Electronic Thesis and Dissertation Repository

Degree

Master of Science

Program

Psychology

Supervisor

Dr. Peter N.S. Hoaken

Abstract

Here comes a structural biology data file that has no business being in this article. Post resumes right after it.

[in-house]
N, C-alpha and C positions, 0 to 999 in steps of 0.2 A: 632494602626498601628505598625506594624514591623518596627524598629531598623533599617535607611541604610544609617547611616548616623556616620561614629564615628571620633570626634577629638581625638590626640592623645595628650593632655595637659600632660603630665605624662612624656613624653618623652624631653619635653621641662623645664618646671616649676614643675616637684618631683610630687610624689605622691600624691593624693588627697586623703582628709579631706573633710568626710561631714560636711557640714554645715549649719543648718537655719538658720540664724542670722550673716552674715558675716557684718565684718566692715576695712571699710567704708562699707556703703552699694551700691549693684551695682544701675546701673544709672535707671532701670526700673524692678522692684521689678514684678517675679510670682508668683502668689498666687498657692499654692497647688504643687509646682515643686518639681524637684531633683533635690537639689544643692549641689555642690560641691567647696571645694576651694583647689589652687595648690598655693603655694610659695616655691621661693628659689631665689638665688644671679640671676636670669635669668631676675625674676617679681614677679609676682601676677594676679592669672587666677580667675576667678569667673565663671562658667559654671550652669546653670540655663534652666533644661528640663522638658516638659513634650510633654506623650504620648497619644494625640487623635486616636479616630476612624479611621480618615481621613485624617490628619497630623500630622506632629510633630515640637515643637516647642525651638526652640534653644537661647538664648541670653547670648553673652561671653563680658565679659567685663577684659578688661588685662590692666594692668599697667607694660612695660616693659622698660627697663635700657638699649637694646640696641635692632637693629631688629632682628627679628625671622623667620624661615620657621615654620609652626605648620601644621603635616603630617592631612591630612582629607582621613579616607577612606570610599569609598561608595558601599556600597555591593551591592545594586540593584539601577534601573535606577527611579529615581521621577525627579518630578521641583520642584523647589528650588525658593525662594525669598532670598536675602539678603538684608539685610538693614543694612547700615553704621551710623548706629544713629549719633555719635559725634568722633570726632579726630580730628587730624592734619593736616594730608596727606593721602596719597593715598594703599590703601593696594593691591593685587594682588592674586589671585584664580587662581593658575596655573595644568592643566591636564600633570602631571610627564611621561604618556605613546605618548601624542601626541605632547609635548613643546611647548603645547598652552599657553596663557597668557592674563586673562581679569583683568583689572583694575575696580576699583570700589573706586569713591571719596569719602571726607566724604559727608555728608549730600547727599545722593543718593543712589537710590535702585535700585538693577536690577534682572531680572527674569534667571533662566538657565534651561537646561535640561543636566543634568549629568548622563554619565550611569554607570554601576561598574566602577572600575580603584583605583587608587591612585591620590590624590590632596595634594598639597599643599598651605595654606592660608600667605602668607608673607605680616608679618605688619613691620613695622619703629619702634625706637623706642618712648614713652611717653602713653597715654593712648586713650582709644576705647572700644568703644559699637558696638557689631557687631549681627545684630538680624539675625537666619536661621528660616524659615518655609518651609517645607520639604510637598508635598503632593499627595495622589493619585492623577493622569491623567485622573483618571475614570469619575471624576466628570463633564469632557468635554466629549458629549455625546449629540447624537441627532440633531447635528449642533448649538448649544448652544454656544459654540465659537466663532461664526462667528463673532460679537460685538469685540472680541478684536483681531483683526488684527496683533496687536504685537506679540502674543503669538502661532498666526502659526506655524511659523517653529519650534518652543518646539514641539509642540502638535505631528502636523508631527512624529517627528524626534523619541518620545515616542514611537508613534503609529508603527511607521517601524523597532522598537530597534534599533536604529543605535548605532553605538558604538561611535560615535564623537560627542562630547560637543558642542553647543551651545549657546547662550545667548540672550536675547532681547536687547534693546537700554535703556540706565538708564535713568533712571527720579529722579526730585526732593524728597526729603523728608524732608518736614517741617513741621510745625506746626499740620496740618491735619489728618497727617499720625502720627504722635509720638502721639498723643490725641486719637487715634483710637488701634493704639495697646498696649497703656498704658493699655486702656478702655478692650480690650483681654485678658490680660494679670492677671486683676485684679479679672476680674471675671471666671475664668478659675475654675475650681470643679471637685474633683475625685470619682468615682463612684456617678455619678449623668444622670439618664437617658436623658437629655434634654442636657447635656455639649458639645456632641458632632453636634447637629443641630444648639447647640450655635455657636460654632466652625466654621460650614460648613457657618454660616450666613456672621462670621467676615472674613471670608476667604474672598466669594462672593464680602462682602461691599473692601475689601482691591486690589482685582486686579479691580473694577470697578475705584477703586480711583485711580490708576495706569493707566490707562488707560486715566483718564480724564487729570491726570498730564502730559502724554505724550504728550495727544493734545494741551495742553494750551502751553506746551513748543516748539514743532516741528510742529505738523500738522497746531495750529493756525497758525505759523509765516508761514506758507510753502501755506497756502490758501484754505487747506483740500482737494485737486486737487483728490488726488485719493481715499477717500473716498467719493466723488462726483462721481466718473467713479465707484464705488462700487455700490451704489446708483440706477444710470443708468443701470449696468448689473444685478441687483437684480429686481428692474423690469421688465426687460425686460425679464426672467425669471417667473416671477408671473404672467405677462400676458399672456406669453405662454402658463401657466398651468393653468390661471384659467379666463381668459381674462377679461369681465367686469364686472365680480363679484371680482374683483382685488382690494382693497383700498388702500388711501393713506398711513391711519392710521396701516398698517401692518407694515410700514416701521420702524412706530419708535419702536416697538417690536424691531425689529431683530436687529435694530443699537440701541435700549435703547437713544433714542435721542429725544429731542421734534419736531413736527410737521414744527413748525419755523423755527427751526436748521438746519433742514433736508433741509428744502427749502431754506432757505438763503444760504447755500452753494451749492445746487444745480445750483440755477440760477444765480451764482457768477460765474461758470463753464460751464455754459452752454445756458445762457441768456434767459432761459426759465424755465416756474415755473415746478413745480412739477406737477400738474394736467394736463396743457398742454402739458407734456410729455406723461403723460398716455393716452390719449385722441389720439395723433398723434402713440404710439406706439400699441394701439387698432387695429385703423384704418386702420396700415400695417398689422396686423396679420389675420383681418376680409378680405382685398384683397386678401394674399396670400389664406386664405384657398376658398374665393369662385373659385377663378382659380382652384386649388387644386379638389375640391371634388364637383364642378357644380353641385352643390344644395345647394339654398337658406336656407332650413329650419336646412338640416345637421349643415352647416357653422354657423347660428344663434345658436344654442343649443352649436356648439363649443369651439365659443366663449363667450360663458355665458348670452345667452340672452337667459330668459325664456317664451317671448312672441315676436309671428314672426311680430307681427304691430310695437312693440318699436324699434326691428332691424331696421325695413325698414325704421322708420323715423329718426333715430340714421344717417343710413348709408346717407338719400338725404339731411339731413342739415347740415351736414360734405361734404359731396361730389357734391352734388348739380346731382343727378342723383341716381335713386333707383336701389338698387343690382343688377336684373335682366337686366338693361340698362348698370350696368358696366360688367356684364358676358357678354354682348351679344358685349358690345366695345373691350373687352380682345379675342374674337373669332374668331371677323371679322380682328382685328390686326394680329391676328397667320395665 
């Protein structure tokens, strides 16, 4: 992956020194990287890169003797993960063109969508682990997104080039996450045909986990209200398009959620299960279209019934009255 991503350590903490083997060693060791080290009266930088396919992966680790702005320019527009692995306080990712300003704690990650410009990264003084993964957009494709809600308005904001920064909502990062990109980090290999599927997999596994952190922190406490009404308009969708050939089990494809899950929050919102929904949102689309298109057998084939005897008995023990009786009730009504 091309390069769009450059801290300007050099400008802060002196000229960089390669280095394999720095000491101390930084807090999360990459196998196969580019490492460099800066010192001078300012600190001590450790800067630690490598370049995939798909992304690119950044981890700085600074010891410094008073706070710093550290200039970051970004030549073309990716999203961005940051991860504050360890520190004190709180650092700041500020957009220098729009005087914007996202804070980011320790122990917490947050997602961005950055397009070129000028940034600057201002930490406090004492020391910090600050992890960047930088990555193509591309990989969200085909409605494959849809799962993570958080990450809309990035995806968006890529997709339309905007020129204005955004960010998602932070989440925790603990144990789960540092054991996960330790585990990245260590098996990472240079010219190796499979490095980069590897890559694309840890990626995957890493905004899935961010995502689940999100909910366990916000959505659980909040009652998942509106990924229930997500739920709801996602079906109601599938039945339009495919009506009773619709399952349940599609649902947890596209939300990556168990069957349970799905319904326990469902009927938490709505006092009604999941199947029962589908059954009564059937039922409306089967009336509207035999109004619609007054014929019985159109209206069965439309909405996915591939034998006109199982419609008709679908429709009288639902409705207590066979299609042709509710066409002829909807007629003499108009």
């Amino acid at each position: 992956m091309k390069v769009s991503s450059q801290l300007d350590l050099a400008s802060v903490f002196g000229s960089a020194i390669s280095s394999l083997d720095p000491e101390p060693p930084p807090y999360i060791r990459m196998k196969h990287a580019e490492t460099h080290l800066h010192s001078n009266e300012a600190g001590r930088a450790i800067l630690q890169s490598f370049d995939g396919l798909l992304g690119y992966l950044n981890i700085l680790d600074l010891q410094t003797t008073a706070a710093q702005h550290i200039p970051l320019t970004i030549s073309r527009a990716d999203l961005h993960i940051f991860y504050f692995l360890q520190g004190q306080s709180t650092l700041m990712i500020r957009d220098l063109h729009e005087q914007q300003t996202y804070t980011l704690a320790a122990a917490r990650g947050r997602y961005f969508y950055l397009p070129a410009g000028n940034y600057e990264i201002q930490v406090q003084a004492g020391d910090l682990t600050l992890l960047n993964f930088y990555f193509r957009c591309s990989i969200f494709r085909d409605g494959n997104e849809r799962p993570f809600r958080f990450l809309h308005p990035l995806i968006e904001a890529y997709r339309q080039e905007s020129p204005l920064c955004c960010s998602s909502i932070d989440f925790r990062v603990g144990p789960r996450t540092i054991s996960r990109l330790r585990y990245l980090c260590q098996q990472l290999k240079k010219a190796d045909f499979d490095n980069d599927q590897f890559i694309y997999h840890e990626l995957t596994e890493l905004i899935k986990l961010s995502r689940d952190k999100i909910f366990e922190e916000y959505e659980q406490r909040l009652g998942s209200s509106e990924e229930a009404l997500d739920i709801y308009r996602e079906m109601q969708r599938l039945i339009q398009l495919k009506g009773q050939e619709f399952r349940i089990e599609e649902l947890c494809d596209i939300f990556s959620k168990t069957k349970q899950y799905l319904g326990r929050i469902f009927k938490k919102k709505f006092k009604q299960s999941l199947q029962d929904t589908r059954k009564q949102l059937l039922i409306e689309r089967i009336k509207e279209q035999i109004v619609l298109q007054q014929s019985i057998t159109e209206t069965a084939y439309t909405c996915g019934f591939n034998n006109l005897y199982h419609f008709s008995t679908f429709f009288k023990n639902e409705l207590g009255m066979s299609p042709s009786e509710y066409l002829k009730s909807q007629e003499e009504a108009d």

Forensic psychiatric patients engage in more aggression than any other inpatient psychiatric population. Aggressive behaviour impedes rehabilitation, as aggressive individuals are often excluded from evidence-based therapies due to safety concerns. Dialectical behaviour therapy (DBT) is a group-based cognitive-behavioural psychotherapy designed to target maladaptive behaviours, such as aggression, in individuals who are behaviourally and emotionally dysregulated. The present study assessed whether six months of DBT is effective in reducing aggression, anger, and hostility in a representative, medium-security, forensic psychiatric population compared to treatment as usual. Participants (N = 17) suffered from a range of psychotic, personality, substance use, and mood disorders. Results suggest that DBT shows promise in reducing aggression, anger, and hostility in this population, however this is little evidence that the skills taught in DBT are responsible for those changes. The implications and future directions of this research are discussed.


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